"We've known for 60 years that there are toxicity issues about consuming household dish soaps," Benjamin Chapman, a professor and food safety specialist at North Carolina State University, told Live Science. "Drinking dish soap or eating it can lead to nausea, can lead to [an] upset stomach. It's not a compound that our stomach is really built to deal with."
You are NOT consuming soap you mental midgets, good God what idiots!
 

jattered

BANNED
Mar 29, 2020
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Having lived in China for twenty years I learned the hard way to ALWAYS wash fruit and veggies with soap and water, rinse well, IT WORKS. Then these morons say this:
"We've known for 60 years that there are toxicity issues about consuming household dish soaps," Benjamin Chapman, a professor and food safety specialist at North Carolina State University, told Live Science. "Drinking dish soap or eating it can lead to nausea, can lead to [an] upset stomach. It's not a compound that our stomach is really built to deal with."
You are NOT consuming soap you mental midgets, good God what idiots!
if you really need to use those mean words to prove a point, you need help. also, if you read the article, it make sense because it says these foods are porous and soap would get stuck in there. if you're doing this for many years and not getting stomach aches then good for you. you calling others mental for simple issues like this proves that there is irony in your statement.
 
Mar 29, 2020
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You read my mind!


I haven't seen the video and I don't have a strong opinion on whether I should wash produce with soap or not, but this article does not convince me that I shouldn't. It does convince me that livescience.com doesn't have very trustworthy writers/editors when it comes to science, and that Chapman should not be quoted on public health issues...
  • The advice to keep goods in a garage or porch for at least three days, to let the virus die on packaging, is perfectly scientifically sound. If Van Wingen didn't clarify it doesn't apply to non-refrigerated/frozen goods, that's a good lesson for him that you can't assume any common sense when communicating with a broad audience, but it doesn't make the advice less sound.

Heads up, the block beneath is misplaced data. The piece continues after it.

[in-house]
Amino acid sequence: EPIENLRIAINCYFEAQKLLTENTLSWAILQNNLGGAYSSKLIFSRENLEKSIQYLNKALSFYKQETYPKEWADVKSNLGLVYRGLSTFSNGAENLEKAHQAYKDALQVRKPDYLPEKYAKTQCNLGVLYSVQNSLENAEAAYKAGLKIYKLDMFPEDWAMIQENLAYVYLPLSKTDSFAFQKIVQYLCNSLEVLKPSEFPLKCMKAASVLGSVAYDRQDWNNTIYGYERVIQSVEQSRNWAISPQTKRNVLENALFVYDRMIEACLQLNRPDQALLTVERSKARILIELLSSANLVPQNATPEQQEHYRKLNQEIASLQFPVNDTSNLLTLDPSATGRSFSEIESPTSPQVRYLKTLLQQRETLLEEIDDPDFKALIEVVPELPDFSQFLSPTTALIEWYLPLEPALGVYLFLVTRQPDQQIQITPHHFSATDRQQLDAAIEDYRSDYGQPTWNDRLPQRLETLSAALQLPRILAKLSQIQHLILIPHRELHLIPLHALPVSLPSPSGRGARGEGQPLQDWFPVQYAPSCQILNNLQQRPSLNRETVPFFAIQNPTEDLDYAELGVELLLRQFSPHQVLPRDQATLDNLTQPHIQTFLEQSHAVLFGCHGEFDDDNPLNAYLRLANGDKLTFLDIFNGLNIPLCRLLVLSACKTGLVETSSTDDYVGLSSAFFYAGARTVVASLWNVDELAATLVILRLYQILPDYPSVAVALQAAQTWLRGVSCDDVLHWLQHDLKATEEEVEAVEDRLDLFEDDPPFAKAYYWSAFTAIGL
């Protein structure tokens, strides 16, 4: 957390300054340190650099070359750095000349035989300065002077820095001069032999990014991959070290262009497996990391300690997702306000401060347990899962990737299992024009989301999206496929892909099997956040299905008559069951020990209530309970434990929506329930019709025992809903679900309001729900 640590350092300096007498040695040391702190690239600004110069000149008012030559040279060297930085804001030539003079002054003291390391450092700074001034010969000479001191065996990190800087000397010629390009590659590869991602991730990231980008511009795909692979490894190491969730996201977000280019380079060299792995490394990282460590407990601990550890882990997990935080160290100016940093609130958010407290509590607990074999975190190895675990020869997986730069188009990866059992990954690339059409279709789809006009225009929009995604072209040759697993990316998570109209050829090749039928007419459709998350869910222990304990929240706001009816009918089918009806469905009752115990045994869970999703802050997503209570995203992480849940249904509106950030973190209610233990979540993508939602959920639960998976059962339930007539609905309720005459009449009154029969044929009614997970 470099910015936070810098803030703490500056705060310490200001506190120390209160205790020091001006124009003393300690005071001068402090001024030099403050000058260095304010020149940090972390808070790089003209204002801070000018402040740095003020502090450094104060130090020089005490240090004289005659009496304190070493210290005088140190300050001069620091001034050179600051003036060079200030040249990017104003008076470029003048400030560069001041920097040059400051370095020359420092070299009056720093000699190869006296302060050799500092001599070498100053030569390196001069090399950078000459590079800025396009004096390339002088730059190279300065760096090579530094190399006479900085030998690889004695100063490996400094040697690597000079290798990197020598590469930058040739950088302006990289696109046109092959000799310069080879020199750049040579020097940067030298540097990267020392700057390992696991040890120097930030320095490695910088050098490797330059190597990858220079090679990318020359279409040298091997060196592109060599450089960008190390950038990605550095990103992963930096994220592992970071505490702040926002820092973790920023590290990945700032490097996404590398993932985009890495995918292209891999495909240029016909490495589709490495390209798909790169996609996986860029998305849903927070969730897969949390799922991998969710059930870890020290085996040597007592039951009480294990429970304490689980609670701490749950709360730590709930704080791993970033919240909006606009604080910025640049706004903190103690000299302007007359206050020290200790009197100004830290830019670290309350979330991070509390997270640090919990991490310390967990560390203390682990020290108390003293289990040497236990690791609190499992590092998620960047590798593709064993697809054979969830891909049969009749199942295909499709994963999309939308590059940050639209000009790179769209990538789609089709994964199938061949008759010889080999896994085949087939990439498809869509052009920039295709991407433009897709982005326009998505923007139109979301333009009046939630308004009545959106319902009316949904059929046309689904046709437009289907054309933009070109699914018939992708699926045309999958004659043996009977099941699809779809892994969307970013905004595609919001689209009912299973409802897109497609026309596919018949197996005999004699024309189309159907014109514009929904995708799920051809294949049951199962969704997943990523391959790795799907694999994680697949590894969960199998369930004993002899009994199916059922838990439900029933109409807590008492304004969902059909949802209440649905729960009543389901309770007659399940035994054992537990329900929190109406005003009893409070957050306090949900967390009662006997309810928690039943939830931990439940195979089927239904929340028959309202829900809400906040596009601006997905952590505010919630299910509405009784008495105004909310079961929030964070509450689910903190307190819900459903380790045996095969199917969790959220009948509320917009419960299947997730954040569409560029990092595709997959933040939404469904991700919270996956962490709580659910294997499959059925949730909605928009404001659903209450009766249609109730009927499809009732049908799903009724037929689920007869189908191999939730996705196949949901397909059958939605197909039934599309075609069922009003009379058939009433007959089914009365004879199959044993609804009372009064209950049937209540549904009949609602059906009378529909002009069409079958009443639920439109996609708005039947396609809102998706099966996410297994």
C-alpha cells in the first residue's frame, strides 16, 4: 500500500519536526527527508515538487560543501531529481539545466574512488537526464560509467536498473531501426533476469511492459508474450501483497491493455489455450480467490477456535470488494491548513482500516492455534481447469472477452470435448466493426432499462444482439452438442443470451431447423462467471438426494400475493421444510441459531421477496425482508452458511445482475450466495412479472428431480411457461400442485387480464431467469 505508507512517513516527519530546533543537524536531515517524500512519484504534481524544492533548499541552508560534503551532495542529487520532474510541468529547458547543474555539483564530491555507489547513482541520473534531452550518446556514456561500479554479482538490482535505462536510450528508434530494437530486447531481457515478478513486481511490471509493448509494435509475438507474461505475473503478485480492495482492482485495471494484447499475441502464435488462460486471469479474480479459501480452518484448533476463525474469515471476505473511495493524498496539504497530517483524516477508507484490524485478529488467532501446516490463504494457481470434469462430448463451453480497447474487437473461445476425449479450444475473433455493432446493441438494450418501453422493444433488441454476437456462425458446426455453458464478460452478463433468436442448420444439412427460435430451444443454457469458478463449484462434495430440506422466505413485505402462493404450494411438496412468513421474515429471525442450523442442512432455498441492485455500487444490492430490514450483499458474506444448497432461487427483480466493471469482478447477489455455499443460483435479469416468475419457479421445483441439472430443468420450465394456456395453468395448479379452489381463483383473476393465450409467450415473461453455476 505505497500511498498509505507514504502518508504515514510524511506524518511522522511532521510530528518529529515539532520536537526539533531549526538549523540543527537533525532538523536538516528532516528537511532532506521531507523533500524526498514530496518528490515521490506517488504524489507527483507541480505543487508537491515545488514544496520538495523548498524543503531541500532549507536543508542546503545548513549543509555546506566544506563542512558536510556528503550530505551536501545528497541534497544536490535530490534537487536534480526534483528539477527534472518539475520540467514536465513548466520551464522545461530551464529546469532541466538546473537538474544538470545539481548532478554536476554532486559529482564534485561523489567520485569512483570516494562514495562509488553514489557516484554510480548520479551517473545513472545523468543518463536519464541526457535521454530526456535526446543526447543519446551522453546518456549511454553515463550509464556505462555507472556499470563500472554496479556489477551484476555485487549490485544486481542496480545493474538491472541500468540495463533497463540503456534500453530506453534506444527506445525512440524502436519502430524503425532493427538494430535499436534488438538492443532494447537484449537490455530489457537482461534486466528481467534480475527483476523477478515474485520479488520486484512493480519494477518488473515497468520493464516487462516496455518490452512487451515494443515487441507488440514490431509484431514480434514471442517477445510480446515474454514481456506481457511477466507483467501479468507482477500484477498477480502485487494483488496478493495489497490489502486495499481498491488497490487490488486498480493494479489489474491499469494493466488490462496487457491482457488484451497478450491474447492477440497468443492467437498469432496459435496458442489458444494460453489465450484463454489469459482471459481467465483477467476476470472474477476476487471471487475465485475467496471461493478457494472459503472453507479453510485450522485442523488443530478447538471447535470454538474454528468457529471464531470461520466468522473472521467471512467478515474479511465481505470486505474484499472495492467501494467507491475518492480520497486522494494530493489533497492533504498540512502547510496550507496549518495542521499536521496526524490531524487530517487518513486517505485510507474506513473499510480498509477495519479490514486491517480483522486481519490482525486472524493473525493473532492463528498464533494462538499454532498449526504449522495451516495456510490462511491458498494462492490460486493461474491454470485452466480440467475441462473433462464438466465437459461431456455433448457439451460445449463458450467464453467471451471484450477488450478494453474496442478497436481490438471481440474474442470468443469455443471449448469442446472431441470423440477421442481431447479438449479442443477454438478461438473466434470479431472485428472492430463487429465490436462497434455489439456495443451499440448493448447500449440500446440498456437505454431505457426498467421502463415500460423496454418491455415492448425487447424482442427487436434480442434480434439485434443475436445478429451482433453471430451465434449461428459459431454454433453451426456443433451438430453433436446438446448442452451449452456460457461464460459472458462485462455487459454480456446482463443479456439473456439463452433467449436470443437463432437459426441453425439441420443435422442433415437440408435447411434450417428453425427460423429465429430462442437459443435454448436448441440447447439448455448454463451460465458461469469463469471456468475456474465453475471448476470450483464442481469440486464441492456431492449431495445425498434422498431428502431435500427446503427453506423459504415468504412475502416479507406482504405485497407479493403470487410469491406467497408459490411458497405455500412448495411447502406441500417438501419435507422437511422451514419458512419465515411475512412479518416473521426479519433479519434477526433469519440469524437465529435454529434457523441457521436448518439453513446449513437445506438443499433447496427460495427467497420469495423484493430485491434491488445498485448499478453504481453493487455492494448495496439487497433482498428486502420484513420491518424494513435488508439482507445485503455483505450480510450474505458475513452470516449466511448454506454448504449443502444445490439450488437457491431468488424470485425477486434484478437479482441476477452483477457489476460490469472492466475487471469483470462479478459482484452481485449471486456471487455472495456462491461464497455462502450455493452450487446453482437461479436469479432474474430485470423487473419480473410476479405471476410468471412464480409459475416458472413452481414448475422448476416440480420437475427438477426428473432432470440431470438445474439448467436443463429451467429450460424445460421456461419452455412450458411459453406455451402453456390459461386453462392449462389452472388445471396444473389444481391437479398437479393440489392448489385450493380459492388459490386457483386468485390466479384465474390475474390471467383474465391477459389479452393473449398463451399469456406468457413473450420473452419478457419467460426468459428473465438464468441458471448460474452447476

• "We don't have any evidence..." is a dumb quote. I don't know whether it's Chapman's worldview that only peer-reviewed studies on this specific virus count as evidence, or the quote was taken out of context by the author, but it's completely obvious that food and food packaging can be a transmission vehicle. If someone coughs or sneezes on either one in the store, and you touch it, and then touch your face, that is a 100% plausible transmission vehicle.
  • "Not based on any science" is a dumb accusation. It is based on science, the science of soap killing this virus. It's probably better (since soap residue is harmful) to just wash your hands after putting the groceries away, and then wash your hands every time after touching any of the groceries and ideally before touching anything else, but that is a lot harder than just leaving most of your groceries untouched for 3 days, or washing them with soap if you need them sooner. It's even better to not touch your face ever, in which case it doesn't matter if everything you touch is infected, but that's even harder for many people...
  • "In theory"! This is hilarious because by Chapman's standard there's "no evidence" that this virus does not survive well in the stomach. There have been no studies published on it. But it's almost definitely true based on other coronaviruses, just like it's true that food packaging can be a transmission vehicle just like any other surface...

    Sure it's probably not on food. At this point with most people being careful, it's probably not on any particular surface you can name. If you take no precautions at all besides not standing near someone who is coughing/sneezing, you will probably not become infected, you're probably 99% safe. If you also wash your hands a lot, you're probably 99.99% safe. Everything else is just reducing a small (individual) chance of infection, to an even smaller chance.